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Wien Med Wochenschr. 2016 Oct;166(13-14):411-423. Epub 2016 Aug 24.

Iron deficiency or anemia of inflammation? : Differential diagnosis and mechanisms of anemia of inflammation.

Author information

1
Department of Internal Medicine VI, Infectious Diseases, Immunology, Rheumatology, Pneumology, Medical University of Innsbruck, Anichstraße 35, 6020, Innsbruck, Austria. manfred.nairz@i-med.ac.at.
2
Department of Internal Medicine VI, Infectious Diseases, Immunology, Rheumatology, Pneumology, Medical University of Innsbruck, Anichstraße 35, 6020, Innsbruck, Austria.
3
Medical Clinic III, Department of Oncology, Hematology and Rheumatology, University Clinic Bonn (UKB), Bonn, Germany.
4
Department of Internal Medicine VI, Infectious Diseases, Immunology, Rheumatology, Pneumology, Medical University of Innsbruck, Anichstraße 35, 6020, Innsbruck, Austria. guenter.weiss@i-med.ac.at.

Abstract

Iron deficiency and immune activation are the two most frequent causes of anemia, both of which are based on disturbances of iron homeostasis. Iron deficiency anemia results from a reduction of the body's iron content due to blood loss, inadequate dietary iron intake, its malabsorption, or increased iron demand. Immune activation drives a diversion of iron fluxes from the erythropoietic bone marrow, where hemoglobinization takes place, to storage sites, particularly the mononuclear phagocytes system in liver and spleen. This results in iron-limited erythropoiesis and anemia. This review summarizes current diagnostic and pathophysiological concepts of iron deficiency anemia and anemia of inflammation, as well as combined conditions, and provides a brief outlook on novel therapeutic options.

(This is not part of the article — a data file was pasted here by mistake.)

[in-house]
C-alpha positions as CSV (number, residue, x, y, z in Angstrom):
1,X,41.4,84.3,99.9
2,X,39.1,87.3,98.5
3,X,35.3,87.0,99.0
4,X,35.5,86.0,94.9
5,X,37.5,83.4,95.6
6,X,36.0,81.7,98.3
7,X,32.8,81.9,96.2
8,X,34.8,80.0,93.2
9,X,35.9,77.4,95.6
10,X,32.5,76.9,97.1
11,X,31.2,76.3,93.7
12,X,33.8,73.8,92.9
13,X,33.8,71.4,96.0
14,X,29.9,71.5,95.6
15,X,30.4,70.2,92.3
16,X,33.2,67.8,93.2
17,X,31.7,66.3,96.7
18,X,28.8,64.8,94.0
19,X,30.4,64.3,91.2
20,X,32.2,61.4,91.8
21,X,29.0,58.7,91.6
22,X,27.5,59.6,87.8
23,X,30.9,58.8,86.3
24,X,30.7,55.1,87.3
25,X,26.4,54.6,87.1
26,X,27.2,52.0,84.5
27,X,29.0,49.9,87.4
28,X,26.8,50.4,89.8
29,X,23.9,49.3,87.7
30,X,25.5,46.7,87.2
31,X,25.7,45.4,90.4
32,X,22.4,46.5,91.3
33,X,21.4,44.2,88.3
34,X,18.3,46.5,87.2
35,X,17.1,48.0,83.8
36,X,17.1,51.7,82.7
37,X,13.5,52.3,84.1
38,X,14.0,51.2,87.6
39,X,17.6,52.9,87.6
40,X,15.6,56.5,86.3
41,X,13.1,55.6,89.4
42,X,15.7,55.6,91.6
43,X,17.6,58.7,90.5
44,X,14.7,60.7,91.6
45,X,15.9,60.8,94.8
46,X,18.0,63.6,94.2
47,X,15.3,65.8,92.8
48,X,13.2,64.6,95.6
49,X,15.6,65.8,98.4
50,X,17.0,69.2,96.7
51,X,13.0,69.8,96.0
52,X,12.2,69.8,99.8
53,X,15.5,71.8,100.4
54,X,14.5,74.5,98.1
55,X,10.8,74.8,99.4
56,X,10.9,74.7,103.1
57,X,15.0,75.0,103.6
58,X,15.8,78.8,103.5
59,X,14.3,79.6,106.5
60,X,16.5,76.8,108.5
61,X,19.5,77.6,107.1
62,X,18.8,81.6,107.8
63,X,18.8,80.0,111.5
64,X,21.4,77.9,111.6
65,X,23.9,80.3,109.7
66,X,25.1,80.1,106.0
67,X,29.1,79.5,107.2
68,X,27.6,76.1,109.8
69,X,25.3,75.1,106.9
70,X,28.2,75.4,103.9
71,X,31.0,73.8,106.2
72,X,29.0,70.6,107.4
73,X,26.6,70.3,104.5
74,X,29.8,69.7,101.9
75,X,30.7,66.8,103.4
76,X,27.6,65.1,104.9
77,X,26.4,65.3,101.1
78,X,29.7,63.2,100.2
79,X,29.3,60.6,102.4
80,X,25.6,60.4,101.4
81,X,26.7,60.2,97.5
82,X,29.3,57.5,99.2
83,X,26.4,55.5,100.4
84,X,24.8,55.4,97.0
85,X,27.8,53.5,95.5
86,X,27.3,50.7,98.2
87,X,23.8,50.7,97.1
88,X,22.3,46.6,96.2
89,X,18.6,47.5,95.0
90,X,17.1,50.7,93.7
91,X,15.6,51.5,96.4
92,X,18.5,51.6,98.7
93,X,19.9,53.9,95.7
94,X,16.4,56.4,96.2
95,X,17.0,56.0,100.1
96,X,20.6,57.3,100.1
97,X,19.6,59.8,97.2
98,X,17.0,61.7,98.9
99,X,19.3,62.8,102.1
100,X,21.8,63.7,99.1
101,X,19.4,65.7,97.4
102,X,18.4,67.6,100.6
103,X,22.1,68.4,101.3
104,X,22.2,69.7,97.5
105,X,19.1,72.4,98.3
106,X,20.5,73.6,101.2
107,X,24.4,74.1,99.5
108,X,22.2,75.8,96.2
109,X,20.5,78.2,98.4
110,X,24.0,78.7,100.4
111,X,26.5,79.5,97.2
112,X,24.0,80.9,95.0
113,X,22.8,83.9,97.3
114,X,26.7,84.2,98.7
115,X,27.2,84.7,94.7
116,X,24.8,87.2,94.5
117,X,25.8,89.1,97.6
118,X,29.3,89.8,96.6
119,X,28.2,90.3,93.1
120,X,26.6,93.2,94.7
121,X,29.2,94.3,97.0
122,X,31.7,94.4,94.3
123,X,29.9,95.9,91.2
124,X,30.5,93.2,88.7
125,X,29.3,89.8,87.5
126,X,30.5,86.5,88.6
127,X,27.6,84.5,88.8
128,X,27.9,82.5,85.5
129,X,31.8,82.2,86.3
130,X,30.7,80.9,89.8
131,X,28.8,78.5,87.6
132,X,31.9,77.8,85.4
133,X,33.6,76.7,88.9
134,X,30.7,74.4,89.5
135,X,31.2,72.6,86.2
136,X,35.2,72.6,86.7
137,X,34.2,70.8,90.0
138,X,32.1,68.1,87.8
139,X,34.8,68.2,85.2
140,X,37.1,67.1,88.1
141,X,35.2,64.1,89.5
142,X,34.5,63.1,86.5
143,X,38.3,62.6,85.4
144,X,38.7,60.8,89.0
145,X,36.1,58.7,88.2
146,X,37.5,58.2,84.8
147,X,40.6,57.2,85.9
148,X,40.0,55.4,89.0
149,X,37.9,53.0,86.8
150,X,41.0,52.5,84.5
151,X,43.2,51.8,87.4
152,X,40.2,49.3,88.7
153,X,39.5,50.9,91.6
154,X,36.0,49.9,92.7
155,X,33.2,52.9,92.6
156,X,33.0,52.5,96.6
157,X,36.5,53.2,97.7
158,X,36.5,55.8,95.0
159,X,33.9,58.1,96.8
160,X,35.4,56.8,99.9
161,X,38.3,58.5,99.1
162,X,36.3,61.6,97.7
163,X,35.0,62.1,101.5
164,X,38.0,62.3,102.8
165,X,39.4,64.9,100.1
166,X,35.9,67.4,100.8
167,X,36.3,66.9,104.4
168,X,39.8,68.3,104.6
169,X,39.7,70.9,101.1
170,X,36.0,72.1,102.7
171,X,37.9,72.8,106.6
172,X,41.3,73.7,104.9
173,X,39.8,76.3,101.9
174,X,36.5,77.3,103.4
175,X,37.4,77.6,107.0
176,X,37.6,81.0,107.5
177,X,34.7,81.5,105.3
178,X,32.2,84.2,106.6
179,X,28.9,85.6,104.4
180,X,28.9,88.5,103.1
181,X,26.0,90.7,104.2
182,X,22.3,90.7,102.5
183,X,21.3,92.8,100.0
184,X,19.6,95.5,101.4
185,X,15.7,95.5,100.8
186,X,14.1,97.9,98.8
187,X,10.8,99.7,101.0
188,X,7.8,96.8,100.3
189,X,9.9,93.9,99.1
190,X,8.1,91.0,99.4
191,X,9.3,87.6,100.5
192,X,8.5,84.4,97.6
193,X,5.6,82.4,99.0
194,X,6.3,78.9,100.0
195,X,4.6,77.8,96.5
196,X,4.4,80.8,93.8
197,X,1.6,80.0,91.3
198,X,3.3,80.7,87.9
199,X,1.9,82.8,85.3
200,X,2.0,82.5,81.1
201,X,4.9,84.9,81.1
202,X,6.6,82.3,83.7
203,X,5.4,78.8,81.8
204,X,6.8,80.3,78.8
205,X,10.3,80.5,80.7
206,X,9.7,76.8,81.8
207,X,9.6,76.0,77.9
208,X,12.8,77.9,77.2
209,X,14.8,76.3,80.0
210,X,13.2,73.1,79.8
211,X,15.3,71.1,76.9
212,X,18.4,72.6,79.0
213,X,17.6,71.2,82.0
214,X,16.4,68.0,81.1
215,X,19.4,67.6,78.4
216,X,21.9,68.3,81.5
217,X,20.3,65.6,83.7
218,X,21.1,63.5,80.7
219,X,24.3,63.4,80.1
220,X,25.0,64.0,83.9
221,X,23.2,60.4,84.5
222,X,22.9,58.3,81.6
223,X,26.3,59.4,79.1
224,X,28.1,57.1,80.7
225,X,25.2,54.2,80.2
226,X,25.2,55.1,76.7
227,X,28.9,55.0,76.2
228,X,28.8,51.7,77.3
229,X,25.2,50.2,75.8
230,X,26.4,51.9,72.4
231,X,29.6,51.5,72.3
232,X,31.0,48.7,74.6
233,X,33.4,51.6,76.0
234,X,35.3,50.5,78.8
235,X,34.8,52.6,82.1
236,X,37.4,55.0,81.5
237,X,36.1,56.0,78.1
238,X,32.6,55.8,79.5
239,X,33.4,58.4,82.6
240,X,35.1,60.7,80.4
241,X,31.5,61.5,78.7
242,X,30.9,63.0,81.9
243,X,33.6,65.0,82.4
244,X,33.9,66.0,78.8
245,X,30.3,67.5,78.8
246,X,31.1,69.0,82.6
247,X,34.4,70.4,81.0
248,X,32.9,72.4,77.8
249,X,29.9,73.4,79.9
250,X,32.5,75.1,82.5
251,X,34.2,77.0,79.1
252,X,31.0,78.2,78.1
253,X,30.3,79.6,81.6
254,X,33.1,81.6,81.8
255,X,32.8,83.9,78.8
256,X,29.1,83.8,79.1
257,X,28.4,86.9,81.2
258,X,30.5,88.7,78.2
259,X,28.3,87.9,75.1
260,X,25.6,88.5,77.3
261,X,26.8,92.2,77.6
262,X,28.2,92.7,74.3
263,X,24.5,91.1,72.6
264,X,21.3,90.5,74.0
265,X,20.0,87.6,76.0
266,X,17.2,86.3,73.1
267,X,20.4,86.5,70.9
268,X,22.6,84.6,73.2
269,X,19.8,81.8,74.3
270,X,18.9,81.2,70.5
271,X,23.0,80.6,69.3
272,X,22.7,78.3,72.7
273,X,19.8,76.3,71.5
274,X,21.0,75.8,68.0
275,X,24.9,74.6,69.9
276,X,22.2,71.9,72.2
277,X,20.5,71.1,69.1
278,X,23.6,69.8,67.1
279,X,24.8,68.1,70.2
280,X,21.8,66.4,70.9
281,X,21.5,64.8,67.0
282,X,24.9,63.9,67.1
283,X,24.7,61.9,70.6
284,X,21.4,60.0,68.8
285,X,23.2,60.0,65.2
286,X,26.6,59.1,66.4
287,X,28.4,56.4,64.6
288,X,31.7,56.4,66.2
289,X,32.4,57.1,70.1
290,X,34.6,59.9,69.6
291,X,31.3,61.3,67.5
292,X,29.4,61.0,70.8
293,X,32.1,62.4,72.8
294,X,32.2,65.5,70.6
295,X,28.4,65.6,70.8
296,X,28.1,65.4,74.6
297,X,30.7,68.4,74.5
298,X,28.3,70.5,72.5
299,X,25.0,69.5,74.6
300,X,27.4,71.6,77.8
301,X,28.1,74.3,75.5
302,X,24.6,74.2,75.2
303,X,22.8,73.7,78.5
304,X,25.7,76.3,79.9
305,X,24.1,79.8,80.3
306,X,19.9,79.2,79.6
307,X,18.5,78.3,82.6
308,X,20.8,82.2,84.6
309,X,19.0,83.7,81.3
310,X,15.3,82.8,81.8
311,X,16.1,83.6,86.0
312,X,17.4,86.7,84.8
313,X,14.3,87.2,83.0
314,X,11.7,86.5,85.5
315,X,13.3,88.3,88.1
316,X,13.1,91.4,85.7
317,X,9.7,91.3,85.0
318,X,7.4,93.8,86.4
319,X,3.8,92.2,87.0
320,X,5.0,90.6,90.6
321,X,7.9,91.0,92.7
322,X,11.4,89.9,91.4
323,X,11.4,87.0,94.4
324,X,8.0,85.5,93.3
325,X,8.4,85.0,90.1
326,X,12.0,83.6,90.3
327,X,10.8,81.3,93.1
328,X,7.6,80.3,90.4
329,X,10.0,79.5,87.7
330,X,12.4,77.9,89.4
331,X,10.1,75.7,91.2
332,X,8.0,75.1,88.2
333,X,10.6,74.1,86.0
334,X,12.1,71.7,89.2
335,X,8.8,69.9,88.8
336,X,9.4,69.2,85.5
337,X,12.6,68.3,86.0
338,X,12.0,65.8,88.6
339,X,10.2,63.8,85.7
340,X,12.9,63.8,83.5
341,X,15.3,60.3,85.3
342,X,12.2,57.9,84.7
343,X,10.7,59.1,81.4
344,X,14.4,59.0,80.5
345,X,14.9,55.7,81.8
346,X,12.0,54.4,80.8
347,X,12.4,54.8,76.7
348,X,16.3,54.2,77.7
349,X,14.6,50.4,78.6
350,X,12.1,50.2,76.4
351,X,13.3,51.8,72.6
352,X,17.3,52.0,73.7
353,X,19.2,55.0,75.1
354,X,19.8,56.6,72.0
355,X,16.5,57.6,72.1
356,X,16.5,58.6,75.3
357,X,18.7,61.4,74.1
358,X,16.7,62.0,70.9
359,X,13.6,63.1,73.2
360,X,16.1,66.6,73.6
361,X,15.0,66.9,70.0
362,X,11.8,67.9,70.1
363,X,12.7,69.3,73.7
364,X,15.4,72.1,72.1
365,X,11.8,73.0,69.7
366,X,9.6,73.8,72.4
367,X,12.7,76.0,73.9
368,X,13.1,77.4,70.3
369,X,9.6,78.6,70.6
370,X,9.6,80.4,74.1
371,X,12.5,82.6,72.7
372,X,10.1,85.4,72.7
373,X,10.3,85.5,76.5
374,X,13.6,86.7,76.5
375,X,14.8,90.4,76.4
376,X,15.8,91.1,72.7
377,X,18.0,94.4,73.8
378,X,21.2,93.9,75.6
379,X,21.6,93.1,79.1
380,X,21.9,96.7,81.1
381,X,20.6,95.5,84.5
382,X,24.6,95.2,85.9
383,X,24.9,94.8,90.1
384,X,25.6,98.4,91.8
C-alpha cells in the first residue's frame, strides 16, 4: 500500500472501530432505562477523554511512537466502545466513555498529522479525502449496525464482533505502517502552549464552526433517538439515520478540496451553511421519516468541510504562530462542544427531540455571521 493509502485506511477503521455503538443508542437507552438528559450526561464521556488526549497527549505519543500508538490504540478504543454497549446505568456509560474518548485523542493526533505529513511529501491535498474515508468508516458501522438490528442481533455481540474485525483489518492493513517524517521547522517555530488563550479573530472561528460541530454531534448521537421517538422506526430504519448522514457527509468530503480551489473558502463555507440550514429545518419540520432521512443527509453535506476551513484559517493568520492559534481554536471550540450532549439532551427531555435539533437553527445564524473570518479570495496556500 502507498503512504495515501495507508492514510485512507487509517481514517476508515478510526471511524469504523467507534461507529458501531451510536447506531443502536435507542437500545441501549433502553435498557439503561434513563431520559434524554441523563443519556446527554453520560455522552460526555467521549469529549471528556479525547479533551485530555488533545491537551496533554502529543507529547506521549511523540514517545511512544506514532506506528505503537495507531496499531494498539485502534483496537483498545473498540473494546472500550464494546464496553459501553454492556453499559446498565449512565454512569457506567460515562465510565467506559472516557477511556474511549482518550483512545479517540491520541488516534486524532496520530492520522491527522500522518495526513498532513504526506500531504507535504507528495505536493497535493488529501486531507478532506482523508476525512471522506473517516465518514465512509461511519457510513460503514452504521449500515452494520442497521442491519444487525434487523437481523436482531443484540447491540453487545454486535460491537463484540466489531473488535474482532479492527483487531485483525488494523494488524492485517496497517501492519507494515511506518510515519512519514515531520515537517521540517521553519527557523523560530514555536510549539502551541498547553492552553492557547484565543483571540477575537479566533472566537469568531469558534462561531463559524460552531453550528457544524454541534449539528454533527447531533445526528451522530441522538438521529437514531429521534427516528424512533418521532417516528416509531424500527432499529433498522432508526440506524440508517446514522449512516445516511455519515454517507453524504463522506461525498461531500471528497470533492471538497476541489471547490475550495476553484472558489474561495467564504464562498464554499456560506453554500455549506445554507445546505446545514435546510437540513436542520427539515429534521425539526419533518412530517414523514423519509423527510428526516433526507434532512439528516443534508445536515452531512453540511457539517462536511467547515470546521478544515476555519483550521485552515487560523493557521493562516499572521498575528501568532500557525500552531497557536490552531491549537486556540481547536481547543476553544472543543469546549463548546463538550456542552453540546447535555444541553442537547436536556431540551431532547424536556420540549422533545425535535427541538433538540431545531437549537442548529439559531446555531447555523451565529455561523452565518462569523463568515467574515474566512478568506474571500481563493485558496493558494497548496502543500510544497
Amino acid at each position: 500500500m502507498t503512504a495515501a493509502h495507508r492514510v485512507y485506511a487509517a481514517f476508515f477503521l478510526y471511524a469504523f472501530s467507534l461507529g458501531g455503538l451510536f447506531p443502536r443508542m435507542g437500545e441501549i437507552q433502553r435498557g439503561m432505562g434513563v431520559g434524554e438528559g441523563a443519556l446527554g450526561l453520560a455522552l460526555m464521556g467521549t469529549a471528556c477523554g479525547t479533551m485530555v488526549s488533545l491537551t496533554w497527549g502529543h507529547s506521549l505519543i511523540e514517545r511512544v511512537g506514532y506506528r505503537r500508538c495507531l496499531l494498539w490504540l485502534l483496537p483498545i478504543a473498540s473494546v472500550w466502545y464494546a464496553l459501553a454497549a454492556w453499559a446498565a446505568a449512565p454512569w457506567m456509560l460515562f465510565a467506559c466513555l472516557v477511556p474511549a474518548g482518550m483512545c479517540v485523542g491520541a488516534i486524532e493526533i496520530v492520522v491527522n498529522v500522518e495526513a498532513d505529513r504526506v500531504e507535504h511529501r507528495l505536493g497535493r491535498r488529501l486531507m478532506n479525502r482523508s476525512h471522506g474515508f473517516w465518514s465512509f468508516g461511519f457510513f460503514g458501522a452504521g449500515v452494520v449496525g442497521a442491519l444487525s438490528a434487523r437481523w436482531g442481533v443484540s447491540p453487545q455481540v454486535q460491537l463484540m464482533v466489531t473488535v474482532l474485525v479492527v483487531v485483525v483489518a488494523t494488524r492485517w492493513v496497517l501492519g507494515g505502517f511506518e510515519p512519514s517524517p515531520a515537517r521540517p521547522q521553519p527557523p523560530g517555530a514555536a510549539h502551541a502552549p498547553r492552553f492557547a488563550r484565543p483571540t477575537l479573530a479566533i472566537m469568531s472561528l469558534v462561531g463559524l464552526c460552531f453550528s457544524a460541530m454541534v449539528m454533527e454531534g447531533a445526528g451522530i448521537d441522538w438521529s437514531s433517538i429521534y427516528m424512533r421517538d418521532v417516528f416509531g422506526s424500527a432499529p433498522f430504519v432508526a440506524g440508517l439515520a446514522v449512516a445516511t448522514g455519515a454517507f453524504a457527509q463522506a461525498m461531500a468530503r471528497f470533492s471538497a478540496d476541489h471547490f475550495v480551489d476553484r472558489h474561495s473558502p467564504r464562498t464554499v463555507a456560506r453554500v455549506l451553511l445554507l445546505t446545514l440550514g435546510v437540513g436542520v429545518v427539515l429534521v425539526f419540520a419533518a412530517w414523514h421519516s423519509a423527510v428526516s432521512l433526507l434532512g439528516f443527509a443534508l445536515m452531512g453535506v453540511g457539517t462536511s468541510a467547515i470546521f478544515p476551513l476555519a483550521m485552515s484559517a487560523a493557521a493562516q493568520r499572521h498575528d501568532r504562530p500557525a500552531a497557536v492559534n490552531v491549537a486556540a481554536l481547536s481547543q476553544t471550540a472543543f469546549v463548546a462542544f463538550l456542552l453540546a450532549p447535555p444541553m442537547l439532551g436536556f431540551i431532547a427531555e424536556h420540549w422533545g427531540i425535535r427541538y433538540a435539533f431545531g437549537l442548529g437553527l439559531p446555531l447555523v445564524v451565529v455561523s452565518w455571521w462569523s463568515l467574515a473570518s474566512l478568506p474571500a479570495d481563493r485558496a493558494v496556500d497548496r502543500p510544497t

KEYWORDS:

Anemia of chronic disease; Anemia of inflammation; Hepcidin; Iron; Macrophage

PMID:
27557596
PMCID:
PMC5065583
DOI:
10.1007/s10354-016-0505-7
[Indexed for MEDLINE]
Free PMC Article

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